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9 hits

  • Thumbnail for Korean Ceramics:  Porcelain Jar.
    Korean Ceramics: Porcelain Jar. by unknown

    Large spherical jar of the sort known as a "Moon" jar. The museum label comments, these jars "...were loved by Korean people not only because of their white color, which was suggestive of Confucian virtues, but also because the form was thought to represent the fertility and gentle, embracing qualities associated with women during the Joseon dynasty." This example presents an interesting comparison with the jar presented in file ecasia000358, another "Moon" jar from the collection of the Art Institute of Chicago. The one in Chicago has a more matte glaze surface, while this one has a transparent glaze. The difference in the glaze may be the result of placement in different locations in a kiln, with the matte surface possibly resulting from a slightly cooler temperature and the transparent glaze from a slightly higher temperature, as might result at the different ends of a tube kiln. (The Avery Brundage collection, B60P110+ )

  • Thumbnail for Japanese Ceramics:  Jar with wisteria design, Imari-type Arita ware.
    Japanese Ceramics: Jar with wisteria design, Imari-type Arita ware. by unknown

    Porcelain jar with underglaze cobalt decoration, wisteria design. Imari-type Arita ware. (The Avery Brundage Collection, B67P7)

  • Thumbnail for Japanese Ceramics:  Jar with bird design, Arita ware.
    Japanese Ceramics: Jar with bird design, Arita ware. by unknown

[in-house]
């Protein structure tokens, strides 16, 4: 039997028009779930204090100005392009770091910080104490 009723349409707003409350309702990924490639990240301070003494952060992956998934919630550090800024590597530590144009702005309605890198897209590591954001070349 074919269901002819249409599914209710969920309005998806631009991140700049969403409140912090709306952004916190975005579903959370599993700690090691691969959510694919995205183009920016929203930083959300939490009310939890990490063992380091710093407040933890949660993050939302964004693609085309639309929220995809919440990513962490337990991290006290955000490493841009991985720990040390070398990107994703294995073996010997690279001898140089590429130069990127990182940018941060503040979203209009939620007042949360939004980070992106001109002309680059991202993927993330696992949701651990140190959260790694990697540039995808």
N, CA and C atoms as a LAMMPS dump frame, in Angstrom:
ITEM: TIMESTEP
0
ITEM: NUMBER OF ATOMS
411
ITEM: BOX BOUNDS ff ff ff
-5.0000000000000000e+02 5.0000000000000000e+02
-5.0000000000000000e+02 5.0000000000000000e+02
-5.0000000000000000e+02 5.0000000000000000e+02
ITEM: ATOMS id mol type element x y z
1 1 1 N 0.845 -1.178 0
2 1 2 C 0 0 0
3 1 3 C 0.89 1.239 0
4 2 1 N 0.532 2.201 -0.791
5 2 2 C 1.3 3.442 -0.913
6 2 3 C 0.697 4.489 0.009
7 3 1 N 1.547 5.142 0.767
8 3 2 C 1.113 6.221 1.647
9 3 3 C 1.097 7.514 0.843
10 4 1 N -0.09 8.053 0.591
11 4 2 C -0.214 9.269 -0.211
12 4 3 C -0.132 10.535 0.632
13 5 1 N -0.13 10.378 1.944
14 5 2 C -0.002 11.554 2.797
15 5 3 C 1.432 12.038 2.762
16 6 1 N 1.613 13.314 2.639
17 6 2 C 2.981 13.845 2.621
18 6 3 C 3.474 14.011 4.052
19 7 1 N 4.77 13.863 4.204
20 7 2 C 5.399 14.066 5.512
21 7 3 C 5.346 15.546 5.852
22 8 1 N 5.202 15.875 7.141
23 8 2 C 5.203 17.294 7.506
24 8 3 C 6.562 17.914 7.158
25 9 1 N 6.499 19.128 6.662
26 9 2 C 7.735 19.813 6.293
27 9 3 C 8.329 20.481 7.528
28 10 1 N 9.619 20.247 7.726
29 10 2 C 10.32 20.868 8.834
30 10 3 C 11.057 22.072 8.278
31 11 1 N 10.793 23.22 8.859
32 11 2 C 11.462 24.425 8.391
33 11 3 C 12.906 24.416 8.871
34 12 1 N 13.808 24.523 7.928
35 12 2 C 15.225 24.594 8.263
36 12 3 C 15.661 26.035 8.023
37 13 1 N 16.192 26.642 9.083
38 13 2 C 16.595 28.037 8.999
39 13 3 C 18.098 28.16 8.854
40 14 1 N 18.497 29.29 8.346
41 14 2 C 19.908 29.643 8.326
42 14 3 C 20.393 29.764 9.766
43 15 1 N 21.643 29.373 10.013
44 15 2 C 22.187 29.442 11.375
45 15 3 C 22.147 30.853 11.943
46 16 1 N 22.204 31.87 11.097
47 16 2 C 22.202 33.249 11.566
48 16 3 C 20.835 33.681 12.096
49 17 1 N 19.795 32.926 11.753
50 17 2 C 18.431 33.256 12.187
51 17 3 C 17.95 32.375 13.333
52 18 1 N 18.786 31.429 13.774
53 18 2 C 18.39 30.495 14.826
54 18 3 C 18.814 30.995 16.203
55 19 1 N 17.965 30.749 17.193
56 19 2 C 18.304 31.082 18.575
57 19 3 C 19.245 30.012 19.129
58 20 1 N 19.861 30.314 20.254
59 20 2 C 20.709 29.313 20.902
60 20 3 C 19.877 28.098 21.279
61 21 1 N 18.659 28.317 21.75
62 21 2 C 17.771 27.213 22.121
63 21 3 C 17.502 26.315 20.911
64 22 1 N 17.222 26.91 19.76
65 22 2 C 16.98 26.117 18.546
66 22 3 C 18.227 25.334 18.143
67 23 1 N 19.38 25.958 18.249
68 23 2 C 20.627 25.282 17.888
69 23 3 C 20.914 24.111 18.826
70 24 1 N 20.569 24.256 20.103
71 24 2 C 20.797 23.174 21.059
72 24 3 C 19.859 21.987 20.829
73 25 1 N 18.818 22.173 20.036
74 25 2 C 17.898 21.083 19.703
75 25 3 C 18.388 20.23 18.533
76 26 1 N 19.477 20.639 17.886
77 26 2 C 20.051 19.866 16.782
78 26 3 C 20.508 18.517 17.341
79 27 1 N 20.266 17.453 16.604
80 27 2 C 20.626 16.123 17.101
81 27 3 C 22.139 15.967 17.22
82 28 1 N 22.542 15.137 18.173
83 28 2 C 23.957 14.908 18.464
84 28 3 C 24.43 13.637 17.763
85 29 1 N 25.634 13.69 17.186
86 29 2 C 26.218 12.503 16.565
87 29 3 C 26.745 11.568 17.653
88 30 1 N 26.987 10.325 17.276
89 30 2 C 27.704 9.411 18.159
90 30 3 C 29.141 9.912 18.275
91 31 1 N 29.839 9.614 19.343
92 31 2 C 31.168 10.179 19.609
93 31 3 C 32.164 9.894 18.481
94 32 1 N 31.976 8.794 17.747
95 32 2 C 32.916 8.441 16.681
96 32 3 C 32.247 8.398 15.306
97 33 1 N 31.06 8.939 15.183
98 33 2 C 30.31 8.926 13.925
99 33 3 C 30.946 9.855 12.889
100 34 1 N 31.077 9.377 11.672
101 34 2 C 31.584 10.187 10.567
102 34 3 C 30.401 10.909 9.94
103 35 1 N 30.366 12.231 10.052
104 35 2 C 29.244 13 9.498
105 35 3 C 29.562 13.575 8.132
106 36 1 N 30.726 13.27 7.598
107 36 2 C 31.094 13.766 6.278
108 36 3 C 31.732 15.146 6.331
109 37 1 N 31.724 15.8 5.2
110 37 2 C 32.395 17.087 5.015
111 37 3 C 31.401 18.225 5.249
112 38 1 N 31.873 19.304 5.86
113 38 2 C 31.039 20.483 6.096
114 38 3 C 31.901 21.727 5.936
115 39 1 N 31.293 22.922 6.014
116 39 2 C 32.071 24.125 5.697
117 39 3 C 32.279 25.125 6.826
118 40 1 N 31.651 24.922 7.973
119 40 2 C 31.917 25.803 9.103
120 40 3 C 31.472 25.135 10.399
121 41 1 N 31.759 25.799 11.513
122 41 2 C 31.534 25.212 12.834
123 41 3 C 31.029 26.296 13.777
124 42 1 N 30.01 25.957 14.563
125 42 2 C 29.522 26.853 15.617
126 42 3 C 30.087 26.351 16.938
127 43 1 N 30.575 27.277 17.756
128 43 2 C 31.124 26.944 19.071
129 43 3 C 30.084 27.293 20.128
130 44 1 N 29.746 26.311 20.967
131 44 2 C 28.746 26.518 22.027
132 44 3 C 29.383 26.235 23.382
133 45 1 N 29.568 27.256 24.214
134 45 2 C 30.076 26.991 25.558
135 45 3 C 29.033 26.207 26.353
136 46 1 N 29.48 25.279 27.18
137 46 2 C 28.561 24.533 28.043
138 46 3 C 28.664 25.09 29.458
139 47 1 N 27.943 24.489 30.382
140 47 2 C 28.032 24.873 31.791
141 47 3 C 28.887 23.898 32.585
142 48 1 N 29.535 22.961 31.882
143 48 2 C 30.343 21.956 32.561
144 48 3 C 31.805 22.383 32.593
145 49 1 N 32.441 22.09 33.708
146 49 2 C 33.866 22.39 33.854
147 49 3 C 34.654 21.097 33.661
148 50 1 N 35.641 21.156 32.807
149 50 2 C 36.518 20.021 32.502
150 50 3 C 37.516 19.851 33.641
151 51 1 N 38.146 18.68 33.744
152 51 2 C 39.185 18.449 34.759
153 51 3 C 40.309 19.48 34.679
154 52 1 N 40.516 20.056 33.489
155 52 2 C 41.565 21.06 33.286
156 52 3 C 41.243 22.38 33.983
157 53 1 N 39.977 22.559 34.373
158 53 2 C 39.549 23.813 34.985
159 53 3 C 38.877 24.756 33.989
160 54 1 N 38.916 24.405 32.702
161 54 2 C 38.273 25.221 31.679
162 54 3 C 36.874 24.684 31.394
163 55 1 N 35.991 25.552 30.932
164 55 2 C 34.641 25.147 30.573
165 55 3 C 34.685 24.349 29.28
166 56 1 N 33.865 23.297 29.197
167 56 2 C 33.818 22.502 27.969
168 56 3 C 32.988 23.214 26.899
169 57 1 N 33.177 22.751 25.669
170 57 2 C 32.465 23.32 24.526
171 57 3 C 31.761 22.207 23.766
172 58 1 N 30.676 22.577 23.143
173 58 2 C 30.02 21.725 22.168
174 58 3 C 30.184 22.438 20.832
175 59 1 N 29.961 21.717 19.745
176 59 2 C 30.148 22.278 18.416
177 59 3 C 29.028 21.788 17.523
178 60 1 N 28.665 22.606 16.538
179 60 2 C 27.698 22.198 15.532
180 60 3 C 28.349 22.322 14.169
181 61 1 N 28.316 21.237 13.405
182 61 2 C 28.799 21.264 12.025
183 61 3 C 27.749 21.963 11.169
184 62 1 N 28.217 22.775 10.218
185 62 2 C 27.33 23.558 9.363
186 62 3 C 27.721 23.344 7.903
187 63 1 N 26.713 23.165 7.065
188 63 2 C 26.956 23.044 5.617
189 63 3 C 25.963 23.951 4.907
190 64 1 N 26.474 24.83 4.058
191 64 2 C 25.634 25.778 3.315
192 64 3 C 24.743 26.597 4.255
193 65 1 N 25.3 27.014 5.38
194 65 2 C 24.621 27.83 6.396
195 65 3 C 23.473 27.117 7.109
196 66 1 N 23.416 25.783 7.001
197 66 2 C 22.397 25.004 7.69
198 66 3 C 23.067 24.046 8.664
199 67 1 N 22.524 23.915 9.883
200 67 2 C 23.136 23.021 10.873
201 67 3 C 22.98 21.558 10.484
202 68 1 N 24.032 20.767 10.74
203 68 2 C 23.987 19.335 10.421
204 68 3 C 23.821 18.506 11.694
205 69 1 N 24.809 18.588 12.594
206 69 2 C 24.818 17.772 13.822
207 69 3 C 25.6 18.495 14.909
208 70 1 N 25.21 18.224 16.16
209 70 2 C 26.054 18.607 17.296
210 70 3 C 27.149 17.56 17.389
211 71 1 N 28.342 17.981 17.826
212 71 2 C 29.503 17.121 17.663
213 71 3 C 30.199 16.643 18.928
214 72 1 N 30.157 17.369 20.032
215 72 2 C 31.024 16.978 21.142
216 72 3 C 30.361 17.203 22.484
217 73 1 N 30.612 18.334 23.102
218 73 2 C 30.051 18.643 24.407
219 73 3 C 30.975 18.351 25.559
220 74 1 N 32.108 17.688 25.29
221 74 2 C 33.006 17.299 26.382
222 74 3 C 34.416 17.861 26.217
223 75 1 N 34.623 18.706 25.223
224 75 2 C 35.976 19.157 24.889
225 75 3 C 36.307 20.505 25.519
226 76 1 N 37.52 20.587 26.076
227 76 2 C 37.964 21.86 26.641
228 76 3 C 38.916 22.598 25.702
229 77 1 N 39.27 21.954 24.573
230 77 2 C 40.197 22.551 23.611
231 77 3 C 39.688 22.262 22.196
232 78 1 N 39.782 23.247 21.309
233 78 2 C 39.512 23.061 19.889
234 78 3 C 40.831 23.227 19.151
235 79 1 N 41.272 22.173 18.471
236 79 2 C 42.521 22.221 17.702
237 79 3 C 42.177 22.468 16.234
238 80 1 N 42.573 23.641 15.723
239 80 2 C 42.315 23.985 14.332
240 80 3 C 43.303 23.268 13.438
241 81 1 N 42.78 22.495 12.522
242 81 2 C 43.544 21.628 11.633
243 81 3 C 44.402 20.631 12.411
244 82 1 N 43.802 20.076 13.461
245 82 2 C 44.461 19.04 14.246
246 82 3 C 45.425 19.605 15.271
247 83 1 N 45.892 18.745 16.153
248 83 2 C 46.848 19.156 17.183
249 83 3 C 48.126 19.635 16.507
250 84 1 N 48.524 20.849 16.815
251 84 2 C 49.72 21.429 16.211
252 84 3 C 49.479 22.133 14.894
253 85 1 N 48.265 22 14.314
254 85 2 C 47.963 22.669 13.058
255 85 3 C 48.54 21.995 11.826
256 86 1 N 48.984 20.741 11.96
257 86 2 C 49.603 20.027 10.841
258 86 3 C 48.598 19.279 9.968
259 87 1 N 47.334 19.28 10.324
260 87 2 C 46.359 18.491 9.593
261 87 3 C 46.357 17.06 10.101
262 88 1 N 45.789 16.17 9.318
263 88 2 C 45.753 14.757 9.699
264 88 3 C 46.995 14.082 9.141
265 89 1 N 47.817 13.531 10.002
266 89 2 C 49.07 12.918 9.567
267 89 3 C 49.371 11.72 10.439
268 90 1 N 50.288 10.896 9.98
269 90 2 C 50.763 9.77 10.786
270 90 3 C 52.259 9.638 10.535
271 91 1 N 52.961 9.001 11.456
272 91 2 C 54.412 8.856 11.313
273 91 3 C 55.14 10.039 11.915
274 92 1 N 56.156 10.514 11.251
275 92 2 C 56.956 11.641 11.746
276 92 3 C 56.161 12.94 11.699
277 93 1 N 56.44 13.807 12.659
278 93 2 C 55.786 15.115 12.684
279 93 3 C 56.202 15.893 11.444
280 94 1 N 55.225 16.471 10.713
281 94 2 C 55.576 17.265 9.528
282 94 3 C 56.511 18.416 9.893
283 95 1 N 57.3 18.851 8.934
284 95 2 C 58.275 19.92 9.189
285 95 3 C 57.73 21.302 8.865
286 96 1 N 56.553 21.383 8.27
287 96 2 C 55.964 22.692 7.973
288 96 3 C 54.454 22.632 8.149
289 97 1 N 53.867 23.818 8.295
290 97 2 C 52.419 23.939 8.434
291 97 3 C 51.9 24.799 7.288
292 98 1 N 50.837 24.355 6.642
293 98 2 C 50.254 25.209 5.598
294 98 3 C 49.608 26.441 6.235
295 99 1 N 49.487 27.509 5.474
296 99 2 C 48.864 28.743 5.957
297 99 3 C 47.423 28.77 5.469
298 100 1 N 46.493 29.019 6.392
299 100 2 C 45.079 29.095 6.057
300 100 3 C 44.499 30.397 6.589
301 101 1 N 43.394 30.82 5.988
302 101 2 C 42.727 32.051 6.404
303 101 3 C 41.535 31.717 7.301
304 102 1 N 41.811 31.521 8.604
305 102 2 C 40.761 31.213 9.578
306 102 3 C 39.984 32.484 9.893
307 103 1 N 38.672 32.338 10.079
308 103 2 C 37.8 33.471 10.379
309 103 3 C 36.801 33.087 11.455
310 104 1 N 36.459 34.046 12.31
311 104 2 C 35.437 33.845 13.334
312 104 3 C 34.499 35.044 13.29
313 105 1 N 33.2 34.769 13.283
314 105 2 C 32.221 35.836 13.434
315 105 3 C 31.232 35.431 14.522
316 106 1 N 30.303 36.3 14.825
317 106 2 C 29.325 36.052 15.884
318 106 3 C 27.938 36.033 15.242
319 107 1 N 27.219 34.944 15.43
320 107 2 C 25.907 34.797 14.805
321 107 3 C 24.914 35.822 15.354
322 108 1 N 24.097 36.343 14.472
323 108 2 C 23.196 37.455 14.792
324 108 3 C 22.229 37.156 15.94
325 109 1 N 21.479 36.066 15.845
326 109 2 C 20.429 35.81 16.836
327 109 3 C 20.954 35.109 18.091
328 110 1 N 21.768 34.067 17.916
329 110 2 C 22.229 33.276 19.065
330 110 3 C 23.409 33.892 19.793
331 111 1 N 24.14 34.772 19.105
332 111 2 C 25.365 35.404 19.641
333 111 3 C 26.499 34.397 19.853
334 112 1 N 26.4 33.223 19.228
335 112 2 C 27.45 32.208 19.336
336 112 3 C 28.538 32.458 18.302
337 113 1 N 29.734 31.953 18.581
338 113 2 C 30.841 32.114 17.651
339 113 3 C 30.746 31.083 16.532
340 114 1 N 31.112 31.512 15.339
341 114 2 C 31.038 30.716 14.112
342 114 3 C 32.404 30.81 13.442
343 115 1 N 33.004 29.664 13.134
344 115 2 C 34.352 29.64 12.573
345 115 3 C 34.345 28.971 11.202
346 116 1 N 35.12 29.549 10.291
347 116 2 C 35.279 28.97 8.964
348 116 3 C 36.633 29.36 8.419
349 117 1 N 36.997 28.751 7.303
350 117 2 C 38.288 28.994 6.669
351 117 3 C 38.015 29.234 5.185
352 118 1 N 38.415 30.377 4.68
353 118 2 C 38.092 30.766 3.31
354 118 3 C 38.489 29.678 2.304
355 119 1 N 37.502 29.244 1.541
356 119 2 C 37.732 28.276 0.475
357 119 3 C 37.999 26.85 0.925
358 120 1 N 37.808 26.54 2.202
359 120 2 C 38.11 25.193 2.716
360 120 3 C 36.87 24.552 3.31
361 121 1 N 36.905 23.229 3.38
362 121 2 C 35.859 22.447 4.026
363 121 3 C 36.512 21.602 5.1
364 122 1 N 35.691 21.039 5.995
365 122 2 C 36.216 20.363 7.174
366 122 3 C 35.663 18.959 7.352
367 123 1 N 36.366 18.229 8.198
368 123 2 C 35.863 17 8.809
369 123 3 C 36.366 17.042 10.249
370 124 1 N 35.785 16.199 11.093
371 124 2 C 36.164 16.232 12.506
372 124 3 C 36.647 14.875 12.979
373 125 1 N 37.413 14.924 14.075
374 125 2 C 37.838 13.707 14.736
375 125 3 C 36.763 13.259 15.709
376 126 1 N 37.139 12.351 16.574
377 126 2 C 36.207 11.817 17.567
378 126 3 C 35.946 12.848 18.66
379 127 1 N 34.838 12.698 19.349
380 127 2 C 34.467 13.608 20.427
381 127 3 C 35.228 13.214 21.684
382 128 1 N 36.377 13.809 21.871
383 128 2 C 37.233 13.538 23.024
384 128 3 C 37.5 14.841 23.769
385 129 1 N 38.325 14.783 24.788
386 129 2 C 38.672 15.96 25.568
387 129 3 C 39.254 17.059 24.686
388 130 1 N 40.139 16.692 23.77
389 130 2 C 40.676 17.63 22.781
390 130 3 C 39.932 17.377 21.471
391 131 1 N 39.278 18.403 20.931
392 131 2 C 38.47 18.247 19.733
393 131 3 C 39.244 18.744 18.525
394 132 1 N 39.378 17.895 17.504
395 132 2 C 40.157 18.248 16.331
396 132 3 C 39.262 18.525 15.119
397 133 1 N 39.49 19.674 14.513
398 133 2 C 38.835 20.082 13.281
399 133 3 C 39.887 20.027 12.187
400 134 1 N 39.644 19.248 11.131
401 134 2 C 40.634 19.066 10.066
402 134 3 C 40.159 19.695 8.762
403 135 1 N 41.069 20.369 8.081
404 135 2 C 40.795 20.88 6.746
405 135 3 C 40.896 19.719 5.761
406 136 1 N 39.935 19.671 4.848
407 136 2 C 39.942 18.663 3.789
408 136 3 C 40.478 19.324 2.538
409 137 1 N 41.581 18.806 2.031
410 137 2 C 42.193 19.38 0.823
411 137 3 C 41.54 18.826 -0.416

Porcelain jar with bird design painted in underglaze cobalt. Kakiemon-type Arita ware. (The Avery Brundage Collection, B64P37)

  • Thumbnail for Japanese Ceramics:  Storage jar, Shigaraki ware.
    Japanese Ceramics: Storage jar, Shigaraki ware. by unknown

    A large storage jar in the characteristic Shigaraki form. Produced with the coil and throw technique, as can be seen on the right side profile of the piece. Typical rough Shigaraki clay with bits of feldspathic rock in it, which fused in the kiln to create the smooth white bits of "glass" in the the surface of the piece. The surface shows a slight gloss, the result of "natural glaze" from the firing, as wood ash from the kiln fire would combine with silica in the clay of the piece to form a silicate compound, a natural glass.

  • Thumbnail for Japanese Ceramics:  Jar with lid, Kakiemon-type Arita ware.
    Japanese Ceramics: Jar with lid, Kakiemon-type Arita ware. by unknown

    Porcelain lidded jar with overglaze enamel decoration. Kakiemon-type Arita ware from Saga Prefecture, Kyushu. (Avery Brundage Collection, B60P1206 )

  • Thumbnail for Japanese Ceramics: Ewer, Arita ware.
    Japanese Ceramics: Ewer, Arita ware. by unknown

    Porcelain ewer with overglaze enamel decoration. Kakiemon-type Arita ware. (The Avery Brundage Collection, B65P59)

  • Thumbnail for Korean Ceramics:  Stand with a jar.
    Korean Ceramics: Stand with a jar. by unknown

    Stoneware jar on a stand, from the ancient region of Gaya in Korea. The stand accommodates the jar, which is round bottomed and could not stand on its own. The piercing of the stand base is probably visual, rather than being designed to serve a particular purpose. The side of the jar shows natural glazing, in the form of wood ash from the kiln fire that settled on the shoulder of the piece and fused with silica in the clay to create a natural, "accidental" glaze. (Gift of Juliet Boone, 1991.150.a-.b )

  • Thumbnail for Japanese Ceramics:  Covered box by Kawai Hirotsugu.
    Japanese Ceramics: Covered box by Kawai Hirotsugu. by Kawai, Hirotsugu (b. 1919)

    Porcelain box with underglaze cobalt and overglaze enamel decoration. (Gift of William Vredenburg, 1991.102.a-.c )

  • Thumbnail for Japanese Ceramics:  Large Bowl, Arita ware.
    Japanese Ceramics: Large Bowl, Arita ware. by unknown

    Porcelain bowl with cobalt underglaze decoration. Imari-type Arita ware. (Acquisition made possible by a gift from the family of Suzanne Scott, F2003.1)